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“Is suicide the unforgivable sin?”—Bret
We must walk carefully and sensitively into this complex and very personal topic.
We dare not presume we can answer all the questions or even know exactly how to react to a situation which leaves such shock, unrelenting pain and deep sadness in its wake.
The suicide of any person, whether young or old, is so difficult: a precious life cut short, a gaping hole in the hearts of family and friends and irretrievable loss of potential.
Some claim that, because one who commits suicide is beyond the ability to “confess this sin”, one is inevitably doomed. Scripture does not bear out this conclusion. (The unforgivable sin, by the way, is related to an entirely different question; i.e., “blasphemy against the Holy Spirit.” Mt. 12:31-32).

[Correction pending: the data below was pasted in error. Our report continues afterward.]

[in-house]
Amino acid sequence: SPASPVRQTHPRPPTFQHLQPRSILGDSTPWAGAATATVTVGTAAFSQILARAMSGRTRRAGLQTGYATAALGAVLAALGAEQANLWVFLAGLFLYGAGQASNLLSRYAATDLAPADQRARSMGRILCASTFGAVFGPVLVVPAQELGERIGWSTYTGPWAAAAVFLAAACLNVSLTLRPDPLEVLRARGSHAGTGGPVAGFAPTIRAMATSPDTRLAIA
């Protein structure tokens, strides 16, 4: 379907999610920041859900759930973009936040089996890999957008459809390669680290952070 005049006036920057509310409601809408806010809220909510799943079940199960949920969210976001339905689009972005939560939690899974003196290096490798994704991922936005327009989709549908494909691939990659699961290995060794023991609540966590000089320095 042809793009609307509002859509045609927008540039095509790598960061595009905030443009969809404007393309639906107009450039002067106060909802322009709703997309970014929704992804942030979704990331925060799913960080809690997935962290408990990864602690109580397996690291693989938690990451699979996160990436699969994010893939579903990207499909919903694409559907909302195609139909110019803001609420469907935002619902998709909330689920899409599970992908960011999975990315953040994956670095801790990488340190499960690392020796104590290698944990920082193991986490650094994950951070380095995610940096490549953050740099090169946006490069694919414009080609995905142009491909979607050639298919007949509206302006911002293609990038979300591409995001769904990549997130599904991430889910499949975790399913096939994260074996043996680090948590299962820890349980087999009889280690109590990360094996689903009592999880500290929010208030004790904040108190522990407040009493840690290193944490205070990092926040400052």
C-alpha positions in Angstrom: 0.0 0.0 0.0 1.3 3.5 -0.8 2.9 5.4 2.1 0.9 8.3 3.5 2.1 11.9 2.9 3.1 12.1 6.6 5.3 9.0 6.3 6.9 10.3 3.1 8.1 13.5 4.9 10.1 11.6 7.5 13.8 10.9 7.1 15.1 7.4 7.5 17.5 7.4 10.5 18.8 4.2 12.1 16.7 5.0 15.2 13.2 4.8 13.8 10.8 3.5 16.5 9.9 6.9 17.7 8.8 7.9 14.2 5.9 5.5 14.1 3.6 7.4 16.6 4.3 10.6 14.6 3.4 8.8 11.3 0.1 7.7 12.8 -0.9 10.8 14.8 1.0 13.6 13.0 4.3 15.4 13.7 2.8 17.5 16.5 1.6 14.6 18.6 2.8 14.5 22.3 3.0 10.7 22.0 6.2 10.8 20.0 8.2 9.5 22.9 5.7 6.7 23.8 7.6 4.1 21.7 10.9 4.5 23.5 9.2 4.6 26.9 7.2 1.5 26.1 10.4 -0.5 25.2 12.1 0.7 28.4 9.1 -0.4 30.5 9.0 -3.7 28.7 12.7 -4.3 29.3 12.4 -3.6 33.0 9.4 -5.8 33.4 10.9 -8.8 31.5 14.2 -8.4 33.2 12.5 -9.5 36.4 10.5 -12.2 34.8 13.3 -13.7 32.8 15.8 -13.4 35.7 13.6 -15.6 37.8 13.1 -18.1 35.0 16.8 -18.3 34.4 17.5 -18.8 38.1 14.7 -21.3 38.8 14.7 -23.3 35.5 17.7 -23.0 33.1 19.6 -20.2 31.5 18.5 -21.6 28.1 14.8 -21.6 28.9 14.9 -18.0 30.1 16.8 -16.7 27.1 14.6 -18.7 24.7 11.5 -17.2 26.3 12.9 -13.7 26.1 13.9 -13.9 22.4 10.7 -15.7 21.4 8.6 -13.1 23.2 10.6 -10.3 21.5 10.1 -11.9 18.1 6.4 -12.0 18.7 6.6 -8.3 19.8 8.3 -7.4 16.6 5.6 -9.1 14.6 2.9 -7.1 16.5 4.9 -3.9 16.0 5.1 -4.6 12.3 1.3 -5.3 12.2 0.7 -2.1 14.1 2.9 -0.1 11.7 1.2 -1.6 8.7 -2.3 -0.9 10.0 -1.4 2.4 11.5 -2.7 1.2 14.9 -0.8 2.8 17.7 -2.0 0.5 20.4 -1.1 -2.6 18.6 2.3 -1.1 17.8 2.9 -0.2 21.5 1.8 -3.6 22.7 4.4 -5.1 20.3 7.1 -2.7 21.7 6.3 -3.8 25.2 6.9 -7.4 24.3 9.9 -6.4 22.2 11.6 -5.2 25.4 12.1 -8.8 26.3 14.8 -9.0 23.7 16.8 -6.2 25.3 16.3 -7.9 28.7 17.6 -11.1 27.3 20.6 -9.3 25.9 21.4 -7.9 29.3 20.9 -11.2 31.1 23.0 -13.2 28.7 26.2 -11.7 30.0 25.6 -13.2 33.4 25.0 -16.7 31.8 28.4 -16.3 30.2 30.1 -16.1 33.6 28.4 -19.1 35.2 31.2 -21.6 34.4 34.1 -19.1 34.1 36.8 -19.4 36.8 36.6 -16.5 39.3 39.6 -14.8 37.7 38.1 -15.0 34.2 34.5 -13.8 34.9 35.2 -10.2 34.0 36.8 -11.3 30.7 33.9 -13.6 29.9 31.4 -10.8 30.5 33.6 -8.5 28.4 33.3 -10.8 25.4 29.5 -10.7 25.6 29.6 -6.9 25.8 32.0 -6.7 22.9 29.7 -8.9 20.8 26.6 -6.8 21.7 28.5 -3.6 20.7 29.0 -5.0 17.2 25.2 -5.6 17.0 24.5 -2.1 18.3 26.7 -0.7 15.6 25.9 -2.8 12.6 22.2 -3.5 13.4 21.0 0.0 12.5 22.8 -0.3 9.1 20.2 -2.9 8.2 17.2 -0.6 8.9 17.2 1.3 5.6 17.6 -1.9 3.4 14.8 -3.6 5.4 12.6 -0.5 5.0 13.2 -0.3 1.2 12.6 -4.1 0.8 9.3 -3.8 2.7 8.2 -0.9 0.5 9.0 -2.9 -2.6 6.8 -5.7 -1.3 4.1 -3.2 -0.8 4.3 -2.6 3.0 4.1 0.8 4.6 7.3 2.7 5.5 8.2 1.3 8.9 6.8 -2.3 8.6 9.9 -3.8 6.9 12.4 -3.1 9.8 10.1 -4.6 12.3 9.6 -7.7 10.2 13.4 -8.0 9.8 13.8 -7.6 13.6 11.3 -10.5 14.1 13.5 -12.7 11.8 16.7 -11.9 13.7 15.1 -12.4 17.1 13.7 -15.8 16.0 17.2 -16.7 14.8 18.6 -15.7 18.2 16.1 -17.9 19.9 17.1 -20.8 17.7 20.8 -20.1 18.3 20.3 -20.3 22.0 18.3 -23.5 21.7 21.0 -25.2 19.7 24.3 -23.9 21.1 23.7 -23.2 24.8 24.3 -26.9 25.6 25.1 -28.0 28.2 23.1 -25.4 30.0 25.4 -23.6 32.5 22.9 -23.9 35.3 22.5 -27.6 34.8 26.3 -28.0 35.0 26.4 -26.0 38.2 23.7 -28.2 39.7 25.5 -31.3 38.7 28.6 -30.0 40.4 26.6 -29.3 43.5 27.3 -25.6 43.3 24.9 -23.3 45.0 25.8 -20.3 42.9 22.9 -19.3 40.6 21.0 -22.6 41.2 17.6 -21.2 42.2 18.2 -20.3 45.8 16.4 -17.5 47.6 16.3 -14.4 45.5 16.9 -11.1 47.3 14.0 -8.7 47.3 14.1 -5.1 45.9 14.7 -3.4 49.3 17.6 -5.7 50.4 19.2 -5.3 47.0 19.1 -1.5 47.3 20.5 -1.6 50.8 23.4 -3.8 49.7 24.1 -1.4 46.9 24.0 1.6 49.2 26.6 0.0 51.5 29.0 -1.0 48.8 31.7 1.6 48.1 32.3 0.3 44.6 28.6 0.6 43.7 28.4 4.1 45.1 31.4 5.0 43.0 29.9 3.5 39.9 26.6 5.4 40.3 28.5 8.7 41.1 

Curiously, the Bible says very little about suicide. In the few instances that we find recorded, the situations though tragic do not elicit specific condemnation (see Jdg. 9:50-54; 16:23-31; I Sam. 31:2-5; II Sam. 17:23; Mt. 27:3-5).
The simple yet profound news is this: the Bible teaches that Jesus’ atoning death and resurrection covers all sin—no exceptions (II Cor. 5:17, 21; Heb. 7:26-27; Col. 2:14.)
This fact does not excuse suicide or give permission to commit it. God does not approve of any harm done to one’s body.
He takes very seriously the care of and respect for the physical self (I Cor.
Nevertheless, absolutely nothing, not even death itself, can separate us from God’s love (Rom. 8:32,
Every person who has placed faith in Christ has what Scripture calls “everlasting life” (Jn. 3:16-17). That eternal life is a “living hope” which is “imperishable”.
It is reserved in heaven for every believer, preserved and protected by the very power of God who raised Christ from the dead (I Pet. 1:3-5).